Trump casinos win for losing
Business is down, but the Donald's Atlantic City resorts hit the jackpot.
By Aaron Elstein @InTheMkts
January 6, 2013 5:59 a.m.
Business at Atlantic City was lousy even before Sandy. Profits among the town's 12 casinos were down 18% through last Sept. 30. Then the superstorm hit and things got a whole lot worse. Resorts closed. Employees were laid off.
But through it all, one casino operator is coming out smelling if not like a rose, then something better than what the sea dragged in: Trump Entertainment Resorts Inc., the company that bears the name of the famous Donald.
On the day after Christmas, Trump Entertainment disclosed that it hit the jackpot by collecting a $35.5 million check courtesy of the Atlantic City government. What's more, the city borrowed money to pay Trump. Now the municipality, which is facing mounting costs as it rebuilds, could be hit with further tax appeals from other struggling casinos.
We'll explain how all this happened in a moment. But first let's make clear that Mr. Trump, whose real estate organization is the city's second-largest privately held business, according to Crain's, doesn't control Trump Entertainment or even serve on its board. He holds 9.5% of the company's stock, which doesn't trade publicly, and makes money from licensing his name and other services. (For example, in 2011 the casino company paid $390,000 to lease his helicopter and bought $197,000 worth of Trump Ice bottled water.)
In many ways, Trump casinos, like others in Atlantic City, have suffered for years. In 2009, the company filed for bankruptcy—its third trip to bankruptcy court in two decades. Since then, it and other casino operators have been hurt as gamblers shunned Atlantic City for more attractive places to part with their money. Between 2007 and 2011, Trump Entertainment's revenue shriveled by about 40%. (Some of the decline reflects the sale of a casino, the Trump Marina, in 2011.)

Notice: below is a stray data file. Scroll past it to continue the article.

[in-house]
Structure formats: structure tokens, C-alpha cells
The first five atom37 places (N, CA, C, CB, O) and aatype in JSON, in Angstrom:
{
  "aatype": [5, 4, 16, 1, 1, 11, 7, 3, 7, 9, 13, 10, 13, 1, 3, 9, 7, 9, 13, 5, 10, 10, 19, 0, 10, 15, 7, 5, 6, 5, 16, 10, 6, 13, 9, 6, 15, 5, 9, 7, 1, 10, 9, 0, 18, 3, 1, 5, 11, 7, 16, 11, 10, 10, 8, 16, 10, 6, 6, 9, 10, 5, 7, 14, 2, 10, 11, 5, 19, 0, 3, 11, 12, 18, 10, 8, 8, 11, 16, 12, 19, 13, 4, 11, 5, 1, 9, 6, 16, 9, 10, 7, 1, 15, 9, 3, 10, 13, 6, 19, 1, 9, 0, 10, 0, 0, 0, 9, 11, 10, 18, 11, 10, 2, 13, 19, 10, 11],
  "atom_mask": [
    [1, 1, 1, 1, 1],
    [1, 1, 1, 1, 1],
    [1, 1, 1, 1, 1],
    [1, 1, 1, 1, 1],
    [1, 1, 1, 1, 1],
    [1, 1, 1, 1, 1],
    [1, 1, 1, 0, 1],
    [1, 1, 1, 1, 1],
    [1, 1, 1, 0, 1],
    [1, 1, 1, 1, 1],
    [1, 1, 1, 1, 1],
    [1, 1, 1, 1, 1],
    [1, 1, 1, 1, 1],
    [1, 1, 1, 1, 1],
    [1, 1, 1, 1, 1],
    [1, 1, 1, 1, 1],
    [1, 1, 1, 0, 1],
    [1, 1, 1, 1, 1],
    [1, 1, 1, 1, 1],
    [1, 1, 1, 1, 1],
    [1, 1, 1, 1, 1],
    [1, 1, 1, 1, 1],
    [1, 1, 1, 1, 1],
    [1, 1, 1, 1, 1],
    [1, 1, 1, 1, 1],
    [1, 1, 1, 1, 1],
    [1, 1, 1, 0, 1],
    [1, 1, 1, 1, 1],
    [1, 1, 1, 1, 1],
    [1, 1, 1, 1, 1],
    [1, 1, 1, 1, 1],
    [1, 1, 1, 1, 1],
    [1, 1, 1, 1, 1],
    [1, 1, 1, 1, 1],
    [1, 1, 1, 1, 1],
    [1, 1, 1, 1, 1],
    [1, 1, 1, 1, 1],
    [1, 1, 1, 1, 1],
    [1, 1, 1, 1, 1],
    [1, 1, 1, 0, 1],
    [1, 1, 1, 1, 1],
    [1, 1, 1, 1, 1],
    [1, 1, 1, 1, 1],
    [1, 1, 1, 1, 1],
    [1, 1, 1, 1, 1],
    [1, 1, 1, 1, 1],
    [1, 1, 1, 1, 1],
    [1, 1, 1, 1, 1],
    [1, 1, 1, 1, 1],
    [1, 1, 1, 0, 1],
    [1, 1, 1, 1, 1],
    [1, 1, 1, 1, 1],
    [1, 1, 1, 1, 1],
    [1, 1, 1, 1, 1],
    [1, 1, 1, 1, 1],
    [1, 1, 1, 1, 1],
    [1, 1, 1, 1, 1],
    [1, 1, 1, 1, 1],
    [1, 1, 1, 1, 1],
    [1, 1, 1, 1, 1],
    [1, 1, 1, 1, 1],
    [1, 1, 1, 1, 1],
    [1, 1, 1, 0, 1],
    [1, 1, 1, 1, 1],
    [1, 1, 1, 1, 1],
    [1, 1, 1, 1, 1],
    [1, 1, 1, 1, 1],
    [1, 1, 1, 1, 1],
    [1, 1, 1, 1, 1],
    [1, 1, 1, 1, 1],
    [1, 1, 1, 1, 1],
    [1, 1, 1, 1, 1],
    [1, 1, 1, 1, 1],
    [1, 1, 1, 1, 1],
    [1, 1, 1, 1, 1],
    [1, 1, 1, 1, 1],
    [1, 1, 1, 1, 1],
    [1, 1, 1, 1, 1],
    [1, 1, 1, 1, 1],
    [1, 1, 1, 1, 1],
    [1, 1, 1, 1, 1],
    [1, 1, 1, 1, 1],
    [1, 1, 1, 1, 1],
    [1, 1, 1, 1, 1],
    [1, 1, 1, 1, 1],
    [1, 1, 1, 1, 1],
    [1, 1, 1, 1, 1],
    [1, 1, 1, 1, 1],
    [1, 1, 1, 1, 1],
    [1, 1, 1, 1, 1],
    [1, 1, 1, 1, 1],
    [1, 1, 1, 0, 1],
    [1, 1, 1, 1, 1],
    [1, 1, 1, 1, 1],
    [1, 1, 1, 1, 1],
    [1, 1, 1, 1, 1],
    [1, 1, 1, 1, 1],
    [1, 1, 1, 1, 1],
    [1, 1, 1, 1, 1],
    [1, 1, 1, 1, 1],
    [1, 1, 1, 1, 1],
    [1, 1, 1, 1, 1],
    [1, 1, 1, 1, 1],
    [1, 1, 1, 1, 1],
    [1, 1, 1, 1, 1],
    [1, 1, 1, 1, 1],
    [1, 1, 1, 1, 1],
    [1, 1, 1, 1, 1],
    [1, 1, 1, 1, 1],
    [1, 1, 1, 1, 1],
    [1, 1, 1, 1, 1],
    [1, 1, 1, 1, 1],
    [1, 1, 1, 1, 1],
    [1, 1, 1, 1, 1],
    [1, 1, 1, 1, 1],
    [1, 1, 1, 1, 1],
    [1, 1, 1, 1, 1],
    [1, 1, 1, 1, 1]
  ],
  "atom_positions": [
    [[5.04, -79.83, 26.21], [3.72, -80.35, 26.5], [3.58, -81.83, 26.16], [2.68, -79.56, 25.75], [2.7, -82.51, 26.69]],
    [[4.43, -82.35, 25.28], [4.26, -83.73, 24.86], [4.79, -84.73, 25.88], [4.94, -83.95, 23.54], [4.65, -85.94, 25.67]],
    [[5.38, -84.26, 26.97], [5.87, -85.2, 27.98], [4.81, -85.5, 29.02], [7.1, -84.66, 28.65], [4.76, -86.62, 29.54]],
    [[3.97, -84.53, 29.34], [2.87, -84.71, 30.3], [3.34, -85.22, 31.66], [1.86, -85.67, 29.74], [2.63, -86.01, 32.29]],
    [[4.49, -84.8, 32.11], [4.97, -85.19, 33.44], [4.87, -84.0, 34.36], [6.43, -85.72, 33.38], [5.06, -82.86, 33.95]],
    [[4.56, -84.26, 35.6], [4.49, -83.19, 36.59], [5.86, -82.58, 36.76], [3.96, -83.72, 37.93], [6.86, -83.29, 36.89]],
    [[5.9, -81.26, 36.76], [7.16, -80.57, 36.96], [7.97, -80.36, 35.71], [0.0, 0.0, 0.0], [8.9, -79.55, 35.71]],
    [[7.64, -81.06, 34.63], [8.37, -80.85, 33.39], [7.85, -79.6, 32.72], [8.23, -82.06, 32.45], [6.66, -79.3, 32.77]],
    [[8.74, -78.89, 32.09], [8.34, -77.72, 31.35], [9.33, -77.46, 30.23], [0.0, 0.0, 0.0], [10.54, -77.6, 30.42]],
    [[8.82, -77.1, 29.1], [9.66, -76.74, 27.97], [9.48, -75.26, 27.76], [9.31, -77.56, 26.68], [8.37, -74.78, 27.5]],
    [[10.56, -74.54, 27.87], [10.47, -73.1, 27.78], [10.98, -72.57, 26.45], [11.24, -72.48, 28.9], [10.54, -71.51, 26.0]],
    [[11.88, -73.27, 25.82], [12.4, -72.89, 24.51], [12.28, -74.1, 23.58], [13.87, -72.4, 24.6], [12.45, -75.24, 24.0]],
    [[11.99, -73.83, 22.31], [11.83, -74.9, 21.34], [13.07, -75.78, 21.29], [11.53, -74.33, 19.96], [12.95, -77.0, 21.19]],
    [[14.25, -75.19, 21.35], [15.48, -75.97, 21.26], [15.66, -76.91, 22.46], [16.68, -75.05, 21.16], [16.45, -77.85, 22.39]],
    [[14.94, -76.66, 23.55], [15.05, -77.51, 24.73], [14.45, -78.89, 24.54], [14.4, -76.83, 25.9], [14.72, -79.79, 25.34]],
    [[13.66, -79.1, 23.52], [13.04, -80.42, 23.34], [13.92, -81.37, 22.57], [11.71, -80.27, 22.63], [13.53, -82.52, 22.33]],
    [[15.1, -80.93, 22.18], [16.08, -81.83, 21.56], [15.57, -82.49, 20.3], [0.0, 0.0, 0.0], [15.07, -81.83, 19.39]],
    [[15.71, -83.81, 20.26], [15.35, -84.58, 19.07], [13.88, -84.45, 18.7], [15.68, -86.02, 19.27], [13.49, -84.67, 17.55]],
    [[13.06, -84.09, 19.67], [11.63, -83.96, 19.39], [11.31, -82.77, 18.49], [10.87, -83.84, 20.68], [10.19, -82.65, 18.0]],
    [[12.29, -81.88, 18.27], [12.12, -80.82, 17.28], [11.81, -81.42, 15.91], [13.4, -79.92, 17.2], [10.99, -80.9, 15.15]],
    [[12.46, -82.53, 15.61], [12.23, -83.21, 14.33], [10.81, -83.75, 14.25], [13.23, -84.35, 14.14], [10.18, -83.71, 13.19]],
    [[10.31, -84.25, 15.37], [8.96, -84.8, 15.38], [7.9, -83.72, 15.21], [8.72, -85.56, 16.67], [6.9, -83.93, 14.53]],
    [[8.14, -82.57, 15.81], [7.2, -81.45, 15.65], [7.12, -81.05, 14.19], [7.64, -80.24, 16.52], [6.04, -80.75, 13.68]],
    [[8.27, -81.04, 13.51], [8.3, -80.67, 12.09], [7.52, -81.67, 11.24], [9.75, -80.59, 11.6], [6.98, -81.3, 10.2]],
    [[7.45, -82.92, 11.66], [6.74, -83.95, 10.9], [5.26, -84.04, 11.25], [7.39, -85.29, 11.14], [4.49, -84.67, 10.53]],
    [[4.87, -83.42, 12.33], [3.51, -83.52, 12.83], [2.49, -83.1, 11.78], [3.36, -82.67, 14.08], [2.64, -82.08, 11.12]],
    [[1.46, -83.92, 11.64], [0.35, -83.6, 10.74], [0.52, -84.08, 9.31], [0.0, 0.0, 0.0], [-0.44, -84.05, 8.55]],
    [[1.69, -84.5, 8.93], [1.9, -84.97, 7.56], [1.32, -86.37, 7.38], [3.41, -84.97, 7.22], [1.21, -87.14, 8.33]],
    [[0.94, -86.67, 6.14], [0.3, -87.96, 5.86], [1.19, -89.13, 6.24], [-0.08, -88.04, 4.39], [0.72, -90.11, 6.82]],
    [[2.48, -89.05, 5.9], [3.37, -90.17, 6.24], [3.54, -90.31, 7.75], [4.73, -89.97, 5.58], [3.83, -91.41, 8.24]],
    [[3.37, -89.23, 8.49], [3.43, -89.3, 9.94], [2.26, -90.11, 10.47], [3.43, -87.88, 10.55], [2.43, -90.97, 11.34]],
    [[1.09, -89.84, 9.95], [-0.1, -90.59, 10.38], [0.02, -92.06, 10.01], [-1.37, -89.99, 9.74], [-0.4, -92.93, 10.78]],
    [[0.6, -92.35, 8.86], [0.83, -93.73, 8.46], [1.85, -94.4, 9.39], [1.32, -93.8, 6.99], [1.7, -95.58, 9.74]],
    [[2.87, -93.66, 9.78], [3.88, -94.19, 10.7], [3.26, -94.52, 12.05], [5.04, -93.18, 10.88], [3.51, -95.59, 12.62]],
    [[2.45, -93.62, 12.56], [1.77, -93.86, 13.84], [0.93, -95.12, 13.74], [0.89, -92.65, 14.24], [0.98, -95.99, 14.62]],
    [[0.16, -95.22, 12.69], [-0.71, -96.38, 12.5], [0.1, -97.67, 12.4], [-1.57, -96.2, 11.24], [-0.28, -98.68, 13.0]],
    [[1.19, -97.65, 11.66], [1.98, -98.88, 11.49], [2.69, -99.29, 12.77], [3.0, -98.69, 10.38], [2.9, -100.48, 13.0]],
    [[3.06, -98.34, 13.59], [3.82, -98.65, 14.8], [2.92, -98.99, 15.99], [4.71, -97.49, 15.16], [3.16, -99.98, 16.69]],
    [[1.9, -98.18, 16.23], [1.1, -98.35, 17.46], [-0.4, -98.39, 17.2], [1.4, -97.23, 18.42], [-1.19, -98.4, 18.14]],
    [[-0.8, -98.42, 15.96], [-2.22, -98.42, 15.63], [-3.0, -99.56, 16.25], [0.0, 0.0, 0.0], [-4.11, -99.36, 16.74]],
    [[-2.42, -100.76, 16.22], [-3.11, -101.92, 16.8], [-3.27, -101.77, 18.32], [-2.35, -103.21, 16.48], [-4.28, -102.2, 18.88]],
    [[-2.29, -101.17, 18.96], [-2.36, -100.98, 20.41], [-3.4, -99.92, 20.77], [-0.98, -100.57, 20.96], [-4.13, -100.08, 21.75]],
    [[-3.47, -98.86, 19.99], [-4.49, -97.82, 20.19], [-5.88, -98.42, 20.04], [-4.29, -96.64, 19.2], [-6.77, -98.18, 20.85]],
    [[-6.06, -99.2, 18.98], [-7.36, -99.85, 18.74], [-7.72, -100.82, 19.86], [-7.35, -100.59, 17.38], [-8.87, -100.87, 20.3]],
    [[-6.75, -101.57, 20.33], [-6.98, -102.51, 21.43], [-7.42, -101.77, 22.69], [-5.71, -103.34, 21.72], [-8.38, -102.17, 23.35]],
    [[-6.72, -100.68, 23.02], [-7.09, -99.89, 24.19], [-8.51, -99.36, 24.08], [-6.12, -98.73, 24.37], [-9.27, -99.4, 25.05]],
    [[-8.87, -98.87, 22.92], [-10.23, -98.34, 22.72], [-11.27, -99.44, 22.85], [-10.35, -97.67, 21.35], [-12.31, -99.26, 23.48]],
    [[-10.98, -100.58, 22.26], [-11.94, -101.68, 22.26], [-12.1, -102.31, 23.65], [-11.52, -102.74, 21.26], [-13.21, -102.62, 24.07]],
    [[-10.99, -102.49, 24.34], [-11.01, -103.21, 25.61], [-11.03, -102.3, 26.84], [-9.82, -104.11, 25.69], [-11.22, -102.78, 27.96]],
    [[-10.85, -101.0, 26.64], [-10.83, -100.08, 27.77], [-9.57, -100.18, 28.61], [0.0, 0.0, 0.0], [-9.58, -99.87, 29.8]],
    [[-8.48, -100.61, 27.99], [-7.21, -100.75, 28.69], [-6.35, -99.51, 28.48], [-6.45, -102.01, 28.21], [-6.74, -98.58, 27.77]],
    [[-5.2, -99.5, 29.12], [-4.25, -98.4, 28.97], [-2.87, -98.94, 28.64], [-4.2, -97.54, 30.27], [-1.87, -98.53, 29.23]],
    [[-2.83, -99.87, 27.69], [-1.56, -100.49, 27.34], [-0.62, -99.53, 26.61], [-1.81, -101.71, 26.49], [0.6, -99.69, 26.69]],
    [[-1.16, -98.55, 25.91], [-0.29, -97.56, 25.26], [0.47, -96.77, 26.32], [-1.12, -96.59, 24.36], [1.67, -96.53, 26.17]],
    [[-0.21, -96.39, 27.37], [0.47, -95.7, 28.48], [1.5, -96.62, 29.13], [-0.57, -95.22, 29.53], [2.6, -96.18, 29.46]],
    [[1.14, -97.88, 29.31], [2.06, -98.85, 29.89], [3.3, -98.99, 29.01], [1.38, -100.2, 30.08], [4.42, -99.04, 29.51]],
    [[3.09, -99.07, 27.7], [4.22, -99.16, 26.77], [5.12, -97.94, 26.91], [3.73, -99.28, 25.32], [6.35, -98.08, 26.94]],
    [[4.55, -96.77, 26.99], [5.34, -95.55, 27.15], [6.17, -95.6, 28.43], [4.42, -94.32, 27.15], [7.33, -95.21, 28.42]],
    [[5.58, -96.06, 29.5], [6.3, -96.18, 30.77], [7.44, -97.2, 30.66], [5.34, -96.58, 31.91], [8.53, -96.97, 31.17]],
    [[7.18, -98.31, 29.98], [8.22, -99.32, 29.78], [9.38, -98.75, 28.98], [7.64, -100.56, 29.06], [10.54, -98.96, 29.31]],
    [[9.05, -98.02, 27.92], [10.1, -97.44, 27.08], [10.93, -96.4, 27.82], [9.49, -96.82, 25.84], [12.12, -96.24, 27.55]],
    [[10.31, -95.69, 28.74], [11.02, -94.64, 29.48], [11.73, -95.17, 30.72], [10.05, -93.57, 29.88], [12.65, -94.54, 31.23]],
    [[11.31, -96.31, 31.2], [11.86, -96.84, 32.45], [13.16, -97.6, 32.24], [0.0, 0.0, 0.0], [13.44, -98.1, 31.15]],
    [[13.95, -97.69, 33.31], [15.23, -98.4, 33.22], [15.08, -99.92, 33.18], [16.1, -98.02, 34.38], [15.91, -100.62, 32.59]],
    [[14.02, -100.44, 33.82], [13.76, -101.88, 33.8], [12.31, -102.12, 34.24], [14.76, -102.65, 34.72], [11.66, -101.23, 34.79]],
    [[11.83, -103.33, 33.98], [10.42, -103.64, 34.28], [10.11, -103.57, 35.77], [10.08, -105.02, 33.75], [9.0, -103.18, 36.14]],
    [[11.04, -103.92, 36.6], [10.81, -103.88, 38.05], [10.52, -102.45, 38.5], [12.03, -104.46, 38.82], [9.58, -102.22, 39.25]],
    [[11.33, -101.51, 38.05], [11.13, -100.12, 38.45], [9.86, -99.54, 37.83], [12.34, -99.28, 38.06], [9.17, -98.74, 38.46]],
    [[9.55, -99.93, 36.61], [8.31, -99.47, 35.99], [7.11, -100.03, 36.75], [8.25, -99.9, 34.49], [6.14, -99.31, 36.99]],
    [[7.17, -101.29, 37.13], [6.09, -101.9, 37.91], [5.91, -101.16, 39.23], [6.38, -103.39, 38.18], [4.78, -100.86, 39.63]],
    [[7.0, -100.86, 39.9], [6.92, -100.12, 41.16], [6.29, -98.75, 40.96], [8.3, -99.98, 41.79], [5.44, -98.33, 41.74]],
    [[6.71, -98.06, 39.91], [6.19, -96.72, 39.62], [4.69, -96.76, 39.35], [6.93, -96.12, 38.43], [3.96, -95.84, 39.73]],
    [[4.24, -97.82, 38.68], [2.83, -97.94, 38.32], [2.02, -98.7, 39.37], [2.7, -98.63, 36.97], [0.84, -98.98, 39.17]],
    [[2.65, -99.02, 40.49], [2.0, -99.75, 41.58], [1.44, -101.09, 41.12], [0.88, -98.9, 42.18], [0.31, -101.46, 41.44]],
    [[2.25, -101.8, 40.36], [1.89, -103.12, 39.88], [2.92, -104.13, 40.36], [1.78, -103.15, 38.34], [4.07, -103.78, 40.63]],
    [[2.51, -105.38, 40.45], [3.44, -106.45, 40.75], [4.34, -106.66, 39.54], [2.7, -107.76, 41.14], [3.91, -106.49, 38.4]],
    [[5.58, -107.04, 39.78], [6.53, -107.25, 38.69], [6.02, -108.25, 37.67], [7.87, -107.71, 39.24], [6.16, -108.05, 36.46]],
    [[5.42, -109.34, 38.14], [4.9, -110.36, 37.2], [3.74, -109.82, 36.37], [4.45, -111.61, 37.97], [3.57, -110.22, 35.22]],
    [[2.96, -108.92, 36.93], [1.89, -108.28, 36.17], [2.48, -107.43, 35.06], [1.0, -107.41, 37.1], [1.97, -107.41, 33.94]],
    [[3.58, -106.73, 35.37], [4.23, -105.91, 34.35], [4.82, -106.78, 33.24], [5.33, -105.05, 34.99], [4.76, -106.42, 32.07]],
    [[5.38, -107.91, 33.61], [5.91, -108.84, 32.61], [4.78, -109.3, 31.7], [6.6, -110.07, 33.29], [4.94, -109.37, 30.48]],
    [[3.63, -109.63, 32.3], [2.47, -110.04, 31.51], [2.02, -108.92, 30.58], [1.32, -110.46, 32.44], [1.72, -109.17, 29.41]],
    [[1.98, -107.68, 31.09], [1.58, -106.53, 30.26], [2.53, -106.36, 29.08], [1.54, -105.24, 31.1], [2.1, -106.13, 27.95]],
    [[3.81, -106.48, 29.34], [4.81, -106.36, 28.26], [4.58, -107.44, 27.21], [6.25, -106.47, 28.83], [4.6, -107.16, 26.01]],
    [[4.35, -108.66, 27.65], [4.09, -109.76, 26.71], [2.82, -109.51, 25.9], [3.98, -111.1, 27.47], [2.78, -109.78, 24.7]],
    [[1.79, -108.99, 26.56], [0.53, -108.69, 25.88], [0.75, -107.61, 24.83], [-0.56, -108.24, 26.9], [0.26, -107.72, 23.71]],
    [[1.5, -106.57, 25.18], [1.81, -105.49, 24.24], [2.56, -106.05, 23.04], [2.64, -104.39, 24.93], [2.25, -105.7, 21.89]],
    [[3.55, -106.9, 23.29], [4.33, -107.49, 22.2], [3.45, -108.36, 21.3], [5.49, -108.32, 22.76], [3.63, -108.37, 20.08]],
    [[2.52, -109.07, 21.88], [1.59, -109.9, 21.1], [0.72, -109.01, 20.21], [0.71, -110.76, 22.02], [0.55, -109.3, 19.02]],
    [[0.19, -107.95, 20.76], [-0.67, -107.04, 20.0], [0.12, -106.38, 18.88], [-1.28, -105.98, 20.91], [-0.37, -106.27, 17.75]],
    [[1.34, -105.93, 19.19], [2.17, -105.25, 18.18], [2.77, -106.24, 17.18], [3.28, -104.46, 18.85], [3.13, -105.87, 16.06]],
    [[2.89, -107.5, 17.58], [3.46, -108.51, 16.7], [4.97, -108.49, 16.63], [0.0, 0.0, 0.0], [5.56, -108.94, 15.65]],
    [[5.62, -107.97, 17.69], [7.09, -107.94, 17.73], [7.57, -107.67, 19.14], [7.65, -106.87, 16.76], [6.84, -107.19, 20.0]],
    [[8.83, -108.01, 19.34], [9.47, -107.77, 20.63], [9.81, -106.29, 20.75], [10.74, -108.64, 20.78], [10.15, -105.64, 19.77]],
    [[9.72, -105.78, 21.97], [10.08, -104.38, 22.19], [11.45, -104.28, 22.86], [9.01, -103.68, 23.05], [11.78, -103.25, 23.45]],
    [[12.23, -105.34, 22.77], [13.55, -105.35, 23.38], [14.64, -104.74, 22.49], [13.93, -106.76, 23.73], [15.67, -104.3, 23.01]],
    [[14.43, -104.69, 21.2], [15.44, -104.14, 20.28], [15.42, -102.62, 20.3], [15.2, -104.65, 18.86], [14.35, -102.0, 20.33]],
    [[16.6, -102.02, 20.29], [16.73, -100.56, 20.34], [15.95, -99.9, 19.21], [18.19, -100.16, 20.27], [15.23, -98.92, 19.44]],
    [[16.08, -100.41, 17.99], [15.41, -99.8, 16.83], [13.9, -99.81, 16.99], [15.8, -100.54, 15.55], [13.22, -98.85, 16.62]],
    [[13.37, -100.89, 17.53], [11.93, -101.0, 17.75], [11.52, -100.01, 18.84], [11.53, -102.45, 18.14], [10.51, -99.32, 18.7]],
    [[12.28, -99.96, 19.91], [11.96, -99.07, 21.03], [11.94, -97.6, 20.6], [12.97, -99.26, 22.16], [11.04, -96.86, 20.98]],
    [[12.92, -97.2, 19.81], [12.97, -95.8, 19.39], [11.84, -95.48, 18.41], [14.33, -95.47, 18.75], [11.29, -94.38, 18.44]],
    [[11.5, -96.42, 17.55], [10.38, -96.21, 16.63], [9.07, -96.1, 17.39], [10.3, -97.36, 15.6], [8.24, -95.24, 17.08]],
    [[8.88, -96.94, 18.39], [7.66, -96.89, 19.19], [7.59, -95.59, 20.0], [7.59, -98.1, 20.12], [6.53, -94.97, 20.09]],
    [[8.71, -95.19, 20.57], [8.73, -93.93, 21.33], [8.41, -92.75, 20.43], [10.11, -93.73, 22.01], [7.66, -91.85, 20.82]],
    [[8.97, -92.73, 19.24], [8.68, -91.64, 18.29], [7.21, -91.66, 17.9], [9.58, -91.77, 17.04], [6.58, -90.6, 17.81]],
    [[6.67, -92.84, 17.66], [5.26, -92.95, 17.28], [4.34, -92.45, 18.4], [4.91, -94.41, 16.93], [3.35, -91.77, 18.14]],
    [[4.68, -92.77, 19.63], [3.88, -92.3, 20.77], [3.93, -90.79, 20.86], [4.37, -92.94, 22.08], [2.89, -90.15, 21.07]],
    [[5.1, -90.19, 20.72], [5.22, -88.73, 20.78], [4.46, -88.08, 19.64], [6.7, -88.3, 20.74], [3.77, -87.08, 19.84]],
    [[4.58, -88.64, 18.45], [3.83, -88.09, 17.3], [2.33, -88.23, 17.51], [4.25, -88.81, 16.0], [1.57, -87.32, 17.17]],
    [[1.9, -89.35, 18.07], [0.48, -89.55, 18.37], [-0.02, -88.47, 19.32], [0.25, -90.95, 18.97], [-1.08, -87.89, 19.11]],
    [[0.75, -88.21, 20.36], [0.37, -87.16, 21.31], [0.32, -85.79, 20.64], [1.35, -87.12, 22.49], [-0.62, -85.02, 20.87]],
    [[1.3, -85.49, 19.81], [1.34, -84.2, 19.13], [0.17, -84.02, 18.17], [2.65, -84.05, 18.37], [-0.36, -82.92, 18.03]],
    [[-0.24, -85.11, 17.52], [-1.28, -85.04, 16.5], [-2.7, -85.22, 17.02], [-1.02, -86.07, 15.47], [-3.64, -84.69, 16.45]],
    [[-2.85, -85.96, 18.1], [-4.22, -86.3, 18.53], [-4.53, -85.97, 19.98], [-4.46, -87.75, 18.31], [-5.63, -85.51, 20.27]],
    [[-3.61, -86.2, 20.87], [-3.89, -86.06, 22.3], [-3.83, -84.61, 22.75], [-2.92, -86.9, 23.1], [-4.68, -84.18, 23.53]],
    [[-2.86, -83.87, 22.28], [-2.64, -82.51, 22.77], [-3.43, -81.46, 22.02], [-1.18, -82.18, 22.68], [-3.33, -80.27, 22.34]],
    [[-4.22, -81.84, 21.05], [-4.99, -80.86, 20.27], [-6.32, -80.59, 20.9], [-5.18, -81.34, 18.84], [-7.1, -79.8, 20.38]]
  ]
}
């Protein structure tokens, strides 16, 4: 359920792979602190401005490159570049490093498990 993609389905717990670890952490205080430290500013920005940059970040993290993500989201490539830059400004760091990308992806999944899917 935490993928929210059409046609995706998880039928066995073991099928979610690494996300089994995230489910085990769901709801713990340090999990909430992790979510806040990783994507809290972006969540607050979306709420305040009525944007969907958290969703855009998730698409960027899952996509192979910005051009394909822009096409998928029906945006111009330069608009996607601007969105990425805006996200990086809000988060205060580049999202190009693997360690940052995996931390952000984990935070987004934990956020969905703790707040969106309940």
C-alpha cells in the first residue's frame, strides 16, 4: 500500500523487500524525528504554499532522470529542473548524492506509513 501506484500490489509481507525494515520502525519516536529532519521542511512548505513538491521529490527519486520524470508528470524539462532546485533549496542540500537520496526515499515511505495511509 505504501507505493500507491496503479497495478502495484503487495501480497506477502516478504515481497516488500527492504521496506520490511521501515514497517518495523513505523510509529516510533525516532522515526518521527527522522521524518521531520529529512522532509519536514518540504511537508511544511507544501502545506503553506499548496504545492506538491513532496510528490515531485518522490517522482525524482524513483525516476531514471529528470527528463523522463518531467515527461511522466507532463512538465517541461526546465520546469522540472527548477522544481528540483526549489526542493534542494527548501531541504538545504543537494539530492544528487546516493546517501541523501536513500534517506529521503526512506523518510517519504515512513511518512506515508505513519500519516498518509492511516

Last year was shaping into another difficult one before Sandy struck. Heading into October, profits at the Trump Plaza were down 34%, according to New Jersey regulatory data, more than any other Atlantic City casino.
Oddly enough, it's the casinos' financial weakness that made the $35.5 million windfall possible. With revenue and real estate values declining, Trump Entertainment argued in the Tax Court of New Jersey that its property tax bills should be lower, too. Last summer, the casino operator disclosed that the assessed value of Trump Taj Mahal was slashed by 40%, to $1 billion, and the value of Trump Plaza was cut by 66%, to $250 million.
In the settlement with Atlantic City, the company was awarded $54 million in refunds on previously paid taxes and credits for future payments. The cash portion of the rebate is more than three times the size of Trump Entertainment's profits as of last Sept. 30.
The package was the largest ever granted an Atlantic City casino operator, according to the Atlantic City Press. Now other rivals are lining up for their own refunds.
A version of this article appeared in the January 7, 2013, print issue of Crain's New York Business as "Trump casinos win for losing".
Read more: http://www.crainsnewyork.com/article/20130106/FINANCE/301069982#ixzz2HLJEriBH